Carbon fiber reinforced 3D printing filament has been around for a while, but here’s a new option.
With the increasing availability of high temperature materials, it was inevitable that someone would combine the carbon fiber reinforcement concept to these higher temperature materials. One new option is now available from German RepRap, who have devised a PEKK / Carbon filament.
PEKK is one of the newer material that have recently entered the 3D printing scene. It’s somewhat related to PEEK chemically but offers some very interesting engineering properties. German RepRap explains:
PEKK (polyether ketone ketone) is a high temperature filament from the family of so-called PEK (polyether ketone) materials, which also includes PEEK (polyether ether ketone).
The material brings different mechanical and technical properties with it. For example, it is resistant to almost all organic and inorganic chemicals and very resistant to abrasion due to its high strength. Due to its high resistance to chemicals, PEKK can be used where the parts are exposed to many fuels, lubricants and various types of acids. Low outgassing allows the usage in confined spaces and sensitive environments.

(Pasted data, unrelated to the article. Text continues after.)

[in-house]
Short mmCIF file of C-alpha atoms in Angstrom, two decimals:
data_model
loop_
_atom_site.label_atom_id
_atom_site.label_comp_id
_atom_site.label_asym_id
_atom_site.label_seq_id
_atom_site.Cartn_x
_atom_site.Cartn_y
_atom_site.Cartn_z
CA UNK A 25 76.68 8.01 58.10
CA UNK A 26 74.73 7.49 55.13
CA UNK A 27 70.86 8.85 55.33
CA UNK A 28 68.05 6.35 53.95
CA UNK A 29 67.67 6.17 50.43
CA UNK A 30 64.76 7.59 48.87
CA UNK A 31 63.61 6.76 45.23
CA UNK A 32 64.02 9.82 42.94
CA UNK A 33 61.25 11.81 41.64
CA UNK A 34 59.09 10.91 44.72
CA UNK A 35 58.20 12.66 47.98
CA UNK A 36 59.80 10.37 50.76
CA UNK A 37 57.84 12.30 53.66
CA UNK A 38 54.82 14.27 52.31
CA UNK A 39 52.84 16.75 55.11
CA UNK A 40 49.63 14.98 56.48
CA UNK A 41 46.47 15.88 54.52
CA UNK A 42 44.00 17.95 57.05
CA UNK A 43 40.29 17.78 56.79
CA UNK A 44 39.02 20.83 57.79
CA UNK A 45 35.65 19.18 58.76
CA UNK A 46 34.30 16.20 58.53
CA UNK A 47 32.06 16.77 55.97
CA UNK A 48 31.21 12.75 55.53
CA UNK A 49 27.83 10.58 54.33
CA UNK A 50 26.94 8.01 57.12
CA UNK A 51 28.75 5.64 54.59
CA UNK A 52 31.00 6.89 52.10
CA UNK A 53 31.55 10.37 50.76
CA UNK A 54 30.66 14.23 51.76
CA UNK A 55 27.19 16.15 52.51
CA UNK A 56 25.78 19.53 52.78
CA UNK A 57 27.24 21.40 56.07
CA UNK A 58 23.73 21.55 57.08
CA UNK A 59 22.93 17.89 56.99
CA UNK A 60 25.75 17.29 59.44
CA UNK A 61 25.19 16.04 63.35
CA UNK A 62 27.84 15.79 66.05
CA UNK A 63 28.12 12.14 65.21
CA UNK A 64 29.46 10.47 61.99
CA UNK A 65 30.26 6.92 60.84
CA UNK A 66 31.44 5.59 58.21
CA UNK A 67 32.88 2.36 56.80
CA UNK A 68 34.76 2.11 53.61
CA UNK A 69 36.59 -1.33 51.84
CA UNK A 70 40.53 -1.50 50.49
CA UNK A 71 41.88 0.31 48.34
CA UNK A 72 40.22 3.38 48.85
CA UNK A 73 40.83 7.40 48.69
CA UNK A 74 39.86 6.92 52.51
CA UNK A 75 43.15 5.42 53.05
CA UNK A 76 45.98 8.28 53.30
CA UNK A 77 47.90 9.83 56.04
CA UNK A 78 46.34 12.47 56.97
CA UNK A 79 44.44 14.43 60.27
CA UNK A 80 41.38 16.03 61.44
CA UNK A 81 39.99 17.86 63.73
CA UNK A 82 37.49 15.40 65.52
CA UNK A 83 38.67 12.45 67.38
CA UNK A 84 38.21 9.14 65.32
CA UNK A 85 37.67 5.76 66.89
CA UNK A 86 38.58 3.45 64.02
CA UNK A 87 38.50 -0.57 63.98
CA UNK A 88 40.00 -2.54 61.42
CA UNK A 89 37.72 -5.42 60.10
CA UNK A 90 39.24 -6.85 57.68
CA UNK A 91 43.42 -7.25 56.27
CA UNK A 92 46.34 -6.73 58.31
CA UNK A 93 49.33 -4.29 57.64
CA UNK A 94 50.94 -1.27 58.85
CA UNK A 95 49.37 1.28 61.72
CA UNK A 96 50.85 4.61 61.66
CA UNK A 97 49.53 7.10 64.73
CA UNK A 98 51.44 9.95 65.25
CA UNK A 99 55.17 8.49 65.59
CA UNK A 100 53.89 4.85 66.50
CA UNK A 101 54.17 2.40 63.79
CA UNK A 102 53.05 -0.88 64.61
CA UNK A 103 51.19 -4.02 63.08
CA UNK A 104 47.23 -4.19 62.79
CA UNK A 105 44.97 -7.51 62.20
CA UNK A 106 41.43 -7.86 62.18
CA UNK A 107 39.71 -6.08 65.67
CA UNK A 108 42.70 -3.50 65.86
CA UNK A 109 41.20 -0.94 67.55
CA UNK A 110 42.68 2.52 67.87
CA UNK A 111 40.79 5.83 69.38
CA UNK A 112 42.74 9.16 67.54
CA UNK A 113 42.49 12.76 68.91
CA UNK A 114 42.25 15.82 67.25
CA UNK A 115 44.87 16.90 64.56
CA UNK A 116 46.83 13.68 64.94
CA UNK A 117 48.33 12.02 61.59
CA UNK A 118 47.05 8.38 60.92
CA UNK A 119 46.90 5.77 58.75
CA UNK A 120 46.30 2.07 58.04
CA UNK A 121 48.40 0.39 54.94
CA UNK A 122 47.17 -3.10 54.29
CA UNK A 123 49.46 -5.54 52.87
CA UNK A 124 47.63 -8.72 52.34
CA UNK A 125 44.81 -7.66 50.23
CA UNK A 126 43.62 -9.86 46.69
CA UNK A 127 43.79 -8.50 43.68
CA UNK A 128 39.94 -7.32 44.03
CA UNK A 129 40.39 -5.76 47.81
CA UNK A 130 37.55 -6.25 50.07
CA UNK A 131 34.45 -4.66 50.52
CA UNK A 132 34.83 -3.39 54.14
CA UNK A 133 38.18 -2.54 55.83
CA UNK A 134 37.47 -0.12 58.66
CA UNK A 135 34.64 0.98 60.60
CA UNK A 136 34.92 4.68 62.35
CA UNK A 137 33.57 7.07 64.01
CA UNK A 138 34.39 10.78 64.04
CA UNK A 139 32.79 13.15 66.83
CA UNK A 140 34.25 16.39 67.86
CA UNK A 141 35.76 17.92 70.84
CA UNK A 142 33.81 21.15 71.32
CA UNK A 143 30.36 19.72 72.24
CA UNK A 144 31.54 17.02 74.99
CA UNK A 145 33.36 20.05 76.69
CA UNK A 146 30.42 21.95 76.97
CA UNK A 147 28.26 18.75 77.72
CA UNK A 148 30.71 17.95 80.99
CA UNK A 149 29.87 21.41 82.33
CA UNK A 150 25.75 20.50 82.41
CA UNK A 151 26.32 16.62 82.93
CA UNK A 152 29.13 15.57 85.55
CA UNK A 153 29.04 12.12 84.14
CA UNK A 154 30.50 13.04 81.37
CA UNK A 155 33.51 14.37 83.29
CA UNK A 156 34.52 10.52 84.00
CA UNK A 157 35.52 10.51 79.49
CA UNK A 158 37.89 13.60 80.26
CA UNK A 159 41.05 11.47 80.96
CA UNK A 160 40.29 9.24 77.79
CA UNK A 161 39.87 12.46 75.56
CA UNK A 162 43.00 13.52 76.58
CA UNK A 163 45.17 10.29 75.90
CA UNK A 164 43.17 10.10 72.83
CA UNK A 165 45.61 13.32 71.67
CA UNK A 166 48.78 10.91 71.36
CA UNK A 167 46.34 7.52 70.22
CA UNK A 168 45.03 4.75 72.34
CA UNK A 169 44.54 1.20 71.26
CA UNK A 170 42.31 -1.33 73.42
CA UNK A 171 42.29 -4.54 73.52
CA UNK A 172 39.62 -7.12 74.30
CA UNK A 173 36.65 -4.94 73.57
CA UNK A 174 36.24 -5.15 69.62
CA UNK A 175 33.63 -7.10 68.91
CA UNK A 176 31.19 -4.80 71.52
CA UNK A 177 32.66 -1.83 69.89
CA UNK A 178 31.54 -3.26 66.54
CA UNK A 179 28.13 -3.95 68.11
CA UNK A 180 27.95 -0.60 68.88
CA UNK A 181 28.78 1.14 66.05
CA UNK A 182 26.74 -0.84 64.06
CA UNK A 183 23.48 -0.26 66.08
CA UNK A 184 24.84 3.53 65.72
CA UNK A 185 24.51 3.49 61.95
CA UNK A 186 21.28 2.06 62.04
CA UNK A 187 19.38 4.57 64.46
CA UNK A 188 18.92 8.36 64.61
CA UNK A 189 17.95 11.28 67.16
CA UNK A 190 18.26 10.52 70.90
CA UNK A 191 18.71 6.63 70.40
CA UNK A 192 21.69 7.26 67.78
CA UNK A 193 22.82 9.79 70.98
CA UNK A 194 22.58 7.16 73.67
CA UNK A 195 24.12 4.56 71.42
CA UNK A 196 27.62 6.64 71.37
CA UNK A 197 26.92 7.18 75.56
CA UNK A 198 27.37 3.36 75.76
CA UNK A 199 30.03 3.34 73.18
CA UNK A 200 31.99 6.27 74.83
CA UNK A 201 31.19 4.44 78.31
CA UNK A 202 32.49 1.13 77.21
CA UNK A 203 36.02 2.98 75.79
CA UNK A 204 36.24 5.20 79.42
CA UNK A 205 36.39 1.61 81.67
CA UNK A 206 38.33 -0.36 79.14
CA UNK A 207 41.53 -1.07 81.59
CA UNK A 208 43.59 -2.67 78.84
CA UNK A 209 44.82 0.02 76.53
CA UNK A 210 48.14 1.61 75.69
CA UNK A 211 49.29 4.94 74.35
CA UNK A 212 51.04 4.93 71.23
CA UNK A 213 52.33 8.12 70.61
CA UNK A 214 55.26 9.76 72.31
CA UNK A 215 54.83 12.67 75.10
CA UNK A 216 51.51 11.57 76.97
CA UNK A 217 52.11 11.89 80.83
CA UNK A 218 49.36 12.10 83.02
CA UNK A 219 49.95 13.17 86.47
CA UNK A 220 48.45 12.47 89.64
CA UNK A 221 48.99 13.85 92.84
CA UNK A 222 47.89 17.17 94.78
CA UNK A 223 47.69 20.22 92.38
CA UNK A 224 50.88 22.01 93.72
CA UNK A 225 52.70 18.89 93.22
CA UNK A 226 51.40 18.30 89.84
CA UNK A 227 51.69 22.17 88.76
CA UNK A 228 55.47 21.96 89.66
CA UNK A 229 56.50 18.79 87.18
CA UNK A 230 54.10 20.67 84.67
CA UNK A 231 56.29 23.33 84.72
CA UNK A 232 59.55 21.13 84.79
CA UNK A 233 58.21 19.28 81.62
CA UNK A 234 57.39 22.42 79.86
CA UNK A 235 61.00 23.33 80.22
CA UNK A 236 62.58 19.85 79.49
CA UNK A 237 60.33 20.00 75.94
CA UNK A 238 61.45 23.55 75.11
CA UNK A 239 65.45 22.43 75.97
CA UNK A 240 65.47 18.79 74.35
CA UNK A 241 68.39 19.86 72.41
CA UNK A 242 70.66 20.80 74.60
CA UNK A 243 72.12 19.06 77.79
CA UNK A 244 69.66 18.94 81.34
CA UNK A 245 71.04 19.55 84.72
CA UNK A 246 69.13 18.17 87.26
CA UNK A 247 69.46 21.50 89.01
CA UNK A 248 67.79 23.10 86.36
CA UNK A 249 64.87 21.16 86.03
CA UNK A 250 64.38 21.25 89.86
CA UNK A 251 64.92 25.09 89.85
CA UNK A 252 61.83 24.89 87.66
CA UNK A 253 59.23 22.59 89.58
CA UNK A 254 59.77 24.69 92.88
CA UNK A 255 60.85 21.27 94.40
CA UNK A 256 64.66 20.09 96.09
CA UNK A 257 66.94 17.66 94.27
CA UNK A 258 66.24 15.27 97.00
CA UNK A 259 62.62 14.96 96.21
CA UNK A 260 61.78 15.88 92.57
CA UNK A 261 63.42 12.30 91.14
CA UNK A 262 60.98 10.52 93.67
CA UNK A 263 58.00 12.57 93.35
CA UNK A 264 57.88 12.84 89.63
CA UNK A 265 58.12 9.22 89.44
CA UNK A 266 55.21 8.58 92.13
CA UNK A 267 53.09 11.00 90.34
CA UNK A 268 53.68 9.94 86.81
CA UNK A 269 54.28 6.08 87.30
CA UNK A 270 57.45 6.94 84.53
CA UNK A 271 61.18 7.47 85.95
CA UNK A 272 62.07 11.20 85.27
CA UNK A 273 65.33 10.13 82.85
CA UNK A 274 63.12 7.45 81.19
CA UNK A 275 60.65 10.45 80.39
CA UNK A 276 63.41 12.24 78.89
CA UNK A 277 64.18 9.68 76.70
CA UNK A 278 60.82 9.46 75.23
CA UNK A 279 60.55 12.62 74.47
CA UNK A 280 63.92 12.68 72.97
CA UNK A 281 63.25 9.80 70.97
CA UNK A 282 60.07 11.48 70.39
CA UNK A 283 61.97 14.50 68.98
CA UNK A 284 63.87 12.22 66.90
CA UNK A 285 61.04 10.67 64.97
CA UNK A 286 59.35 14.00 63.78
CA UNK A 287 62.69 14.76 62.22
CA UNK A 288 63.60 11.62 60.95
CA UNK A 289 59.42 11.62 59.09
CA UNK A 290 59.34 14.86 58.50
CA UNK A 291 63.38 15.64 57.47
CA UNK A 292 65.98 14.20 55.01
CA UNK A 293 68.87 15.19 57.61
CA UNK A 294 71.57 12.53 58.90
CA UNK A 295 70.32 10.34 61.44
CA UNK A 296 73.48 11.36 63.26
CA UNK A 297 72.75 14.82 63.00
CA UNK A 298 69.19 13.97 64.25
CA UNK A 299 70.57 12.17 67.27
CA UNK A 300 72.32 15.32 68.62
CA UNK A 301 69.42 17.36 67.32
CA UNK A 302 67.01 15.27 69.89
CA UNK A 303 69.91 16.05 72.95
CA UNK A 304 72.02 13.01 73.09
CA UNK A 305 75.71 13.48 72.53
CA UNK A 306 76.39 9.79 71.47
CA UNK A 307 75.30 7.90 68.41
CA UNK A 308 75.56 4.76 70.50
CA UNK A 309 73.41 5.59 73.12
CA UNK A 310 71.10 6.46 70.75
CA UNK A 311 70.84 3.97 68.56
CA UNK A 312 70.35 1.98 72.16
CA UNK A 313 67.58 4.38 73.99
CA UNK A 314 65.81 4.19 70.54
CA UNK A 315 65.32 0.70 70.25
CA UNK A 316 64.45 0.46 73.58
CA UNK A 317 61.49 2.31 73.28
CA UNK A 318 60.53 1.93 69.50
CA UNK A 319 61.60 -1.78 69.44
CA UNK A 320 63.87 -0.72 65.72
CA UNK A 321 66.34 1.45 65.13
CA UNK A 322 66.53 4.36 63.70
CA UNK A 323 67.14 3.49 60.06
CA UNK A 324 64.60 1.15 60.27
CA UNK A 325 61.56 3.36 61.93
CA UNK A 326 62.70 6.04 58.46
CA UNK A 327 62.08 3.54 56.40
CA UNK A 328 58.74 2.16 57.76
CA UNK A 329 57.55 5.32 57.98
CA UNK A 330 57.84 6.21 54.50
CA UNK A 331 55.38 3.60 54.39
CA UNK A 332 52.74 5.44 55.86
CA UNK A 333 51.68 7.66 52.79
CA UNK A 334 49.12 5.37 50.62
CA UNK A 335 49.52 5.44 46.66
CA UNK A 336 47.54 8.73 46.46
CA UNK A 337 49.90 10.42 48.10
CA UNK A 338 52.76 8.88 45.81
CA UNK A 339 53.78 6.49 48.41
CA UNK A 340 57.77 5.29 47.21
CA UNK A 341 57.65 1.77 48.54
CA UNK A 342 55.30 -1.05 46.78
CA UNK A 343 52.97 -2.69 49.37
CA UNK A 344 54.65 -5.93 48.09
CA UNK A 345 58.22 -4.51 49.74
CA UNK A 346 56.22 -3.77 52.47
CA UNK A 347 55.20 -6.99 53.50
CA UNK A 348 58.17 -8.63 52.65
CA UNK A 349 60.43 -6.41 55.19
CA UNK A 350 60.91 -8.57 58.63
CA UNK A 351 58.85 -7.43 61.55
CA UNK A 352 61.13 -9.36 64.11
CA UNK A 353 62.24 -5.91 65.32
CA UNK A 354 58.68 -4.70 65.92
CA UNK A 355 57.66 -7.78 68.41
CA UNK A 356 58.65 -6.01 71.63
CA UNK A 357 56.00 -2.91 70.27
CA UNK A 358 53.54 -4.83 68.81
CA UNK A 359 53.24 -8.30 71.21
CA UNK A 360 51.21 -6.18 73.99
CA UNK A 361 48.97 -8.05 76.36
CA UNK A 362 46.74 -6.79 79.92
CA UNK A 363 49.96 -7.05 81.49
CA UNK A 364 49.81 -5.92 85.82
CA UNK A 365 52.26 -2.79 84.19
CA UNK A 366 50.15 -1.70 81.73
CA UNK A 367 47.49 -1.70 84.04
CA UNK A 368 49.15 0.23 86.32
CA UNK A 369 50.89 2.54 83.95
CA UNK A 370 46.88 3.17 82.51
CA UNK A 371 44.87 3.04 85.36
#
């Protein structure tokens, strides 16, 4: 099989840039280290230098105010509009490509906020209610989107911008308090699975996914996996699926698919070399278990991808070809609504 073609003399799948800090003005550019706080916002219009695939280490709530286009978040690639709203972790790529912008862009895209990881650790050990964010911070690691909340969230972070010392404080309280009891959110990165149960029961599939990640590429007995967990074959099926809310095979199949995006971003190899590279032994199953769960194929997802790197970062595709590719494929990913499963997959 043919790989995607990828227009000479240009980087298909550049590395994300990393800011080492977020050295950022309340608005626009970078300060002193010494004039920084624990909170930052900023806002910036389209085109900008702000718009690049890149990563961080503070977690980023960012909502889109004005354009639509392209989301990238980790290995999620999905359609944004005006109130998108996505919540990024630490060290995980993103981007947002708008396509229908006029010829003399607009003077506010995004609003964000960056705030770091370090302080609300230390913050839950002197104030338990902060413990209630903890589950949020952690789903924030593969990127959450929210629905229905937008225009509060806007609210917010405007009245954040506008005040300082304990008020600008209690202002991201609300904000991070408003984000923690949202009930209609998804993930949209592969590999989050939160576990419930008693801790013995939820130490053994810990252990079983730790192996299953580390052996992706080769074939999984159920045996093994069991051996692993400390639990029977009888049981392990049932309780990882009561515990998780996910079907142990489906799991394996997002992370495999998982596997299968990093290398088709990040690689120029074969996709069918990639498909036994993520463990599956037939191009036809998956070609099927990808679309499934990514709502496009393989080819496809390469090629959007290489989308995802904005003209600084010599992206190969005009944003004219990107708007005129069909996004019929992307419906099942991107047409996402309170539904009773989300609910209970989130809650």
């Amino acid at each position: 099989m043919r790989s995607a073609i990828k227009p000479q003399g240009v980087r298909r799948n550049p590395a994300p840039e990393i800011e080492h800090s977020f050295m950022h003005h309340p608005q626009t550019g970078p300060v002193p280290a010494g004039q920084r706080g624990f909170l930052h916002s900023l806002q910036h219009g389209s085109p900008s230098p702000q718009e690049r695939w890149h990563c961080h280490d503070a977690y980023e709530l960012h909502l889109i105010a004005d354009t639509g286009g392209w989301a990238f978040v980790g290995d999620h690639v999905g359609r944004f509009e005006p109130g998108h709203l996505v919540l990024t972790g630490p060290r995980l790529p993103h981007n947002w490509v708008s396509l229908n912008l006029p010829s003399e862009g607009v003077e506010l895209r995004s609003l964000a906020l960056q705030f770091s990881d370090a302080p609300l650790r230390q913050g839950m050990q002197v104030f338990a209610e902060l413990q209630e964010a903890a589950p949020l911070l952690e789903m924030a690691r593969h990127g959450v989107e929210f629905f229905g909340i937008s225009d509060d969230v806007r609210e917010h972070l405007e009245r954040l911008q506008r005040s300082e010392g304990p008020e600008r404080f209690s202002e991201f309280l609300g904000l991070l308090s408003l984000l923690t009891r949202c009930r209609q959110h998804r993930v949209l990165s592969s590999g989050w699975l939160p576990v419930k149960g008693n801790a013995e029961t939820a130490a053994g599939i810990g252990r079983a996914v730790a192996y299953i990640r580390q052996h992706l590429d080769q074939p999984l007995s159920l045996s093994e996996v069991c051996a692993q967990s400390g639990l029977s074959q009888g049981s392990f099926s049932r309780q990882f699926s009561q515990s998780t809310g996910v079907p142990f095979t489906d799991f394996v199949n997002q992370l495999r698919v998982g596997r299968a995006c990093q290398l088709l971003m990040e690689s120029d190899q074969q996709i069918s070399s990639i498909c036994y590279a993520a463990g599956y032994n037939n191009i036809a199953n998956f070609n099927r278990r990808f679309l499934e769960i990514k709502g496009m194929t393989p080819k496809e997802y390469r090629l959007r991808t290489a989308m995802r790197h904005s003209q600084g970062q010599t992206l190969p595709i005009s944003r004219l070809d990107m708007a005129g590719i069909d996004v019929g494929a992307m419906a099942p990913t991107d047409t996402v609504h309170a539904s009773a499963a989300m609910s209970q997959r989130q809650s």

The heat resistance of PEKK is up to 260C, making it ideal for parts destined for hot environments. Of course, you’ll need a specialized high temperature 3D printer to produce such parts, as you’ll need to hit temperatures far higher than 260C, obviously.
This sounds like a material that would certainly find many practical uses in the automotive and aerospace industries, where high reliability and high temperature environments exist.
But that’s not all. This filament apparently includes an amount of chopped carbon fiber material, increasing the strength of the 3D printed parts considerably. And that strength is not obtained at the price of increased weight, as the carbon material is lightweight.
German RepRap has now made the material available, and it is sold in 500g spools at the spectacular price of €562.87 (USD$675) each. That’s approximately USD$1350 per kg, perhaps one of the highest filament prices we’ve yet seen. But that will be the price for obtaining those fascinating engineering properties.
Despite the price, I feel this material will gain customers because of the uniqueness of the material’s properties and use in applications that can certainly afford the price. You won’t find a spool of this filament on a consumer 3D printer not only due to the price, but because you need a high temperature 3D printer to even use it.
And there are more of those available now than ever before in the history of 3D printing.
Via German RepRap